Historic wickets discovered under slope

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The secret behind the famous slope on the Ellem Oval wicket has been revealed.

It was another three wickets.

Council open Spaces coordinator David Sutton said the historic wickets were discovered after major redevelopment works began six weeks ago to level the ground and re-align the wicket.

Mr Sutton said they had excavated 400mm deep to remove the old surface which was then refilled with “a sandwich” of materials including layers of road base, drainage material, levelling sand and black sand to build the new wicket.

On a site inspection with Clarence MP Chris Gulaptis and other council staff, Mayor Jim Simmons said the historic slope had been in need of fixing for many years and the re-development would bring the ground up to a proper standard.

“It will be a fantastic improvement especially with a flat deck,” he said.

“There have been other turf wickets on the Lower Clarence that have been better standard and Ellem Oval deserves to be a top quality wicket.”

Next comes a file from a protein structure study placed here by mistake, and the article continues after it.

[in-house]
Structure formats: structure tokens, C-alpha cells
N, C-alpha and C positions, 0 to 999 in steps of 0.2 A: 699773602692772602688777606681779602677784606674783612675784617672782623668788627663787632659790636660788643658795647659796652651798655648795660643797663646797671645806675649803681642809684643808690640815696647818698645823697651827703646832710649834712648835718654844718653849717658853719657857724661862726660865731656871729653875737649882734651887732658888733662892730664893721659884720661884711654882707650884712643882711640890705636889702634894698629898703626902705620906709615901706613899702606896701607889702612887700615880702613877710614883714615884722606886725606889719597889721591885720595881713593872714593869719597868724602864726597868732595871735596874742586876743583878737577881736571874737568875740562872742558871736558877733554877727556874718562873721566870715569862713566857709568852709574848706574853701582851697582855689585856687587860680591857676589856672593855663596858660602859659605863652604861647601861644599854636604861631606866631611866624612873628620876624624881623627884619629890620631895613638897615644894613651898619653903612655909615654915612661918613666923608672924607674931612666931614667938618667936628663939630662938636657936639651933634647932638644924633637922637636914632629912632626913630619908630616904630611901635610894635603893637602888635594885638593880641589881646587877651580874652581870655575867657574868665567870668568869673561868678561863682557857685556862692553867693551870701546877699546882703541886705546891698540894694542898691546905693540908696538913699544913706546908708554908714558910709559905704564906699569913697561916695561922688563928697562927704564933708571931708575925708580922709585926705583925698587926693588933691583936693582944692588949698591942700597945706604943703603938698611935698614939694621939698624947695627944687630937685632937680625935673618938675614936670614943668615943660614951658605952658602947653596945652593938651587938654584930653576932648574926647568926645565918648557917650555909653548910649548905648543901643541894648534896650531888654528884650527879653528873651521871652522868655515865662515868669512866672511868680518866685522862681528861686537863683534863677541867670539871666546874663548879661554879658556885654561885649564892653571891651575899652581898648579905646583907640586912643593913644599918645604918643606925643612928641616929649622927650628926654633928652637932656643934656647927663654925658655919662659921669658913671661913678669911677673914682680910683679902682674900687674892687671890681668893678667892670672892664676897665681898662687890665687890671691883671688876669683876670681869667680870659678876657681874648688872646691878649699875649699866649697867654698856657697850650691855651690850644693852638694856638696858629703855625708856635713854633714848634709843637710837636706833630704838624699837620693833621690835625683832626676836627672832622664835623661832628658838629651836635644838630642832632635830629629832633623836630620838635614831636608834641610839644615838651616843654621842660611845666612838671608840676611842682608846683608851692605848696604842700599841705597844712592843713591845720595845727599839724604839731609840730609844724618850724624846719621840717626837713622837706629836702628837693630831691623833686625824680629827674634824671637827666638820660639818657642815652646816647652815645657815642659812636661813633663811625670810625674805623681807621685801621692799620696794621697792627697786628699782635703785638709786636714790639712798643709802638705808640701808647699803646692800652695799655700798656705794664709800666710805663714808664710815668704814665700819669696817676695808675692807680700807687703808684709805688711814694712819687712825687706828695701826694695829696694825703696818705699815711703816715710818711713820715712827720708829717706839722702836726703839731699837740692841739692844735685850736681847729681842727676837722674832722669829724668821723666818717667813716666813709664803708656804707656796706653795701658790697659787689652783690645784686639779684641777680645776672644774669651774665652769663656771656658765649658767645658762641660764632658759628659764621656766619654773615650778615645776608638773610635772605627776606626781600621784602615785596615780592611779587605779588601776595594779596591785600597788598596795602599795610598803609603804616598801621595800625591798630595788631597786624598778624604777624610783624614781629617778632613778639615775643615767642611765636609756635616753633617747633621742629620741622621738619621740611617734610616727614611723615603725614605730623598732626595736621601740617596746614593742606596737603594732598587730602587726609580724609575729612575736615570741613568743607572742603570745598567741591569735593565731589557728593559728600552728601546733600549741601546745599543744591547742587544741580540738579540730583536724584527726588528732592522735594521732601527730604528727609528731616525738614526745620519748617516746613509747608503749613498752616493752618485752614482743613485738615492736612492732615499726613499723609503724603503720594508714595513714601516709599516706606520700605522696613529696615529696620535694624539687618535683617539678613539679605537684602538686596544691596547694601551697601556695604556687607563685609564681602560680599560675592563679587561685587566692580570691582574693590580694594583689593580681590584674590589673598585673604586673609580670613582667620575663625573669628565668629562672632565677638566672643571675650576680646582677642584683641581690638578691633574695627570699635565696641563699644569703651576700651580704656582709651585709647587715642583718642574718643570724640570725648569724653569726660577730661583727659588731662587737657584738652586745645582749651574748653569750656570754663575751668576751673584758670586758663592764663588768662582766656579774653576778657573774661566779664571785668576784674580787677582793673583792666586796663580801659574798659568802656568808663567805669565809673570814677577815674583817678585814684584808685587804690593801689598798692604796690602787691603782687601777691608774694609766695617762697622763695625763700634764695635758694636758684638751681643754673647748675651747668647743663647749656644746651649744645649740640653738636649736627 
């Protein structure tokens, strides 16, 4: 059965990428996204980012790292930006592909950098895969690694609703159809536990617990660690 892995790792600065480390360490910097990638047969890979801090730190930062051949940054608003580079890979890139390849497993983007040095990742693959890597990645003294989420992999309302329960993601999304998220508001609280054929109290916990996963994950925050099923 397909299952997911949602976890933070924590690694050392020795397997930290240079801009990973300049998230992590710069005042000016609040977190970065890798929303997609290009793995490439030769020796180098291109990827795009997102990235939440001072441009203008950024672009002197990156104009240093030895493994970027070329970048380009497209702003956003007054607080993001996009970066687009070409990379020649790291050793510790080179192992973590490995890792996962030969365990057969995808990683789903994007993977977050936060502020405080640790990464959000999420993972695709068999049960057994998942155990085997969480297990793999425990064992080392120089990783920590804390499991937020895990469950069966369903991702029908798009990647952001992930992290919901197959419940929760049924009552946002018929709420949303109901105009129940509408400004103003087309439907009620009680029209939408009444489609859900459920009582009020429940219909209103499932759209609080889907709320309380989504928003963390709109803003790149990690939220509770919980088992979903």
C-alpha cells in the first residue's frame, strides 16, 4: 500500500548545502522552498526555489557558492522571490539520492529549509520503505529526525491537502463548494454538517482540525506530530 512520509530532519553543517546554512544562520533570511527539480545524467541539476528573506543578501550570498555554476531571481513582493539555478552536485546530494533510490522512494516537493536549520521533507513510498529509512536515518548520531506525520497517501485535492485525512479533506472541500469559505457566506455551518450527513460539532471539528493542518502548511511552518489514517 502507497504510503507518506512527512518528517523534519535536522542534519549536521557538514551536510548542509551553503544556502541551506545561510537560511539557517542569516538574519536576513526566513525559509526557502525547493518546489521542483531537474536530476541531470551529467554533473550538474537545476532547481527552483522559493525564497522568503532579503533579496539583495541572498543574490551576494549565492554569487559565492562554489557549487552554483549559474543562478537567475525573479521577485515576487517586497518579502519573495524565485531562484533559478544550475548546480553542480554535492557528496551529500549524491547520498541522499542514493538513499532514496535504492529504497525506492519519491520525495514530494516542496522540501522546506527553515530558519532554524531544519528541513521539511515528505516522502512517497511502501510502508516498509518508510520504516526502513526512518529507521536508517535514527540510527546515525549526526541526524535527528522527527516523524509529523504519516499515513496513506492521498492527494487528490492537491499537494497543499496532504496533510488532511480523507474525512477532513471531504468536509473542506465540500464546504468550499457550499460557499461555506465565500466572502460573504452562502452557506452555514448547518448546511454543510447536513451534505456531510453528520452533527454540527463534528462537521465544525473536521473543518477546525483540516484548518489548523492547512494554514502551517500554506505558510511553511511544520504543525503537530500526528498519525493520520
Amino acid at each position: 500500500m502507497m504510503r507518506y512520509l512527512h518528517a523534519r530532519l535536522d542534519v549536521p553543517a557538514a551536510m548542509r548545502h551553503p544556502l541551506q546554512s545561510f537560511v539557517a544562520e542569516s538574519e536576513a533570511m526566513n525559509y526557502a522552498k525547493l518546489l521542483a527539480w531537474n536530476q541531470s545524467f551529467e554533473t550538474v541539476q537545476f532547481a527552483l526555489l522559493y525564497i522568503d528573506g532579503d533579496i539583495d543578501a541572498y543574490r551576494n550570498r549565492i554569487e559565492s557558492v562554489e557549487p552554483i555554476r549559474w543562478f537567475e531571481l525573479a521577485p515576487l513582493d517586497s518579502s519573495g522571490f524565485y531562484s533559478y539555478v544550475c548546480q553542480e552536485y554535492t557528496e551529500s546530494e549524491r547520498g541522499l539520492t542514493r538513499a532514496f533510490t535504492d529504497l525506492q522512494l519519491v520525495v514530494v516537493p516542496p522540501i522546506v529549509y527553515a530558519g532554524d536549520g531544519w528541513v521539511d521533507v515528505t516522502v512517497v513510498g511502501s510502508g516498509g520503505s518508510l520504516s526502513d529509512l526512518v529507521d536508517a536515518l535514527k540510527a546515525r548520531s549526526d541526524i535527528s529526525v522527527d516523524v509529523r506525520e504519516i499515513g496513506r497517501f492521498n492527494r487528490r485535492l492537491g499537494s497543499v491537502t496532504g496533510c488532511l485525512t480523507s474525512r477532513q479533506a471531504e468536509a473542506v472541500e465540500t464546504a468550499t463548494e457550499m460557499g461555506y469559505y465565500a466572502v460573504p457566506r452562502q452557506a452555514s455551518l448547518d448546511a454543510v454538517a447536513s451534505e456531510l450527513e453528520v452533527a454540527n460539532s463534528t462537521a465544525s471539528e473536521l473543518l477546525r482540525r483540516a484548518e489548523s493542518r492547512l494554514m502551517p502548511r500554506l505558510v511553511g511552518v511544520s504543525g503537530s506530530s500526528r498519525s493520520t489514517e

Mr Simmons said there wouldn’t be too much of change to the nature of the surface was confident the pitch wouldn’t turn out like something akin to the famed WACA wicket.

“Clarence cricket is pretty lucky in that we have really good curators, Scully Blanch has been doing the wickets here in Grafton for a long long time and he is pretty good at it,” he said.

“Generally we would hope for a good batting wicket.”

Now the grass had been re-laid, the long process of rolling it down to create the pitch had begun and council were confident it would be ready for the end of the cricket season in February.

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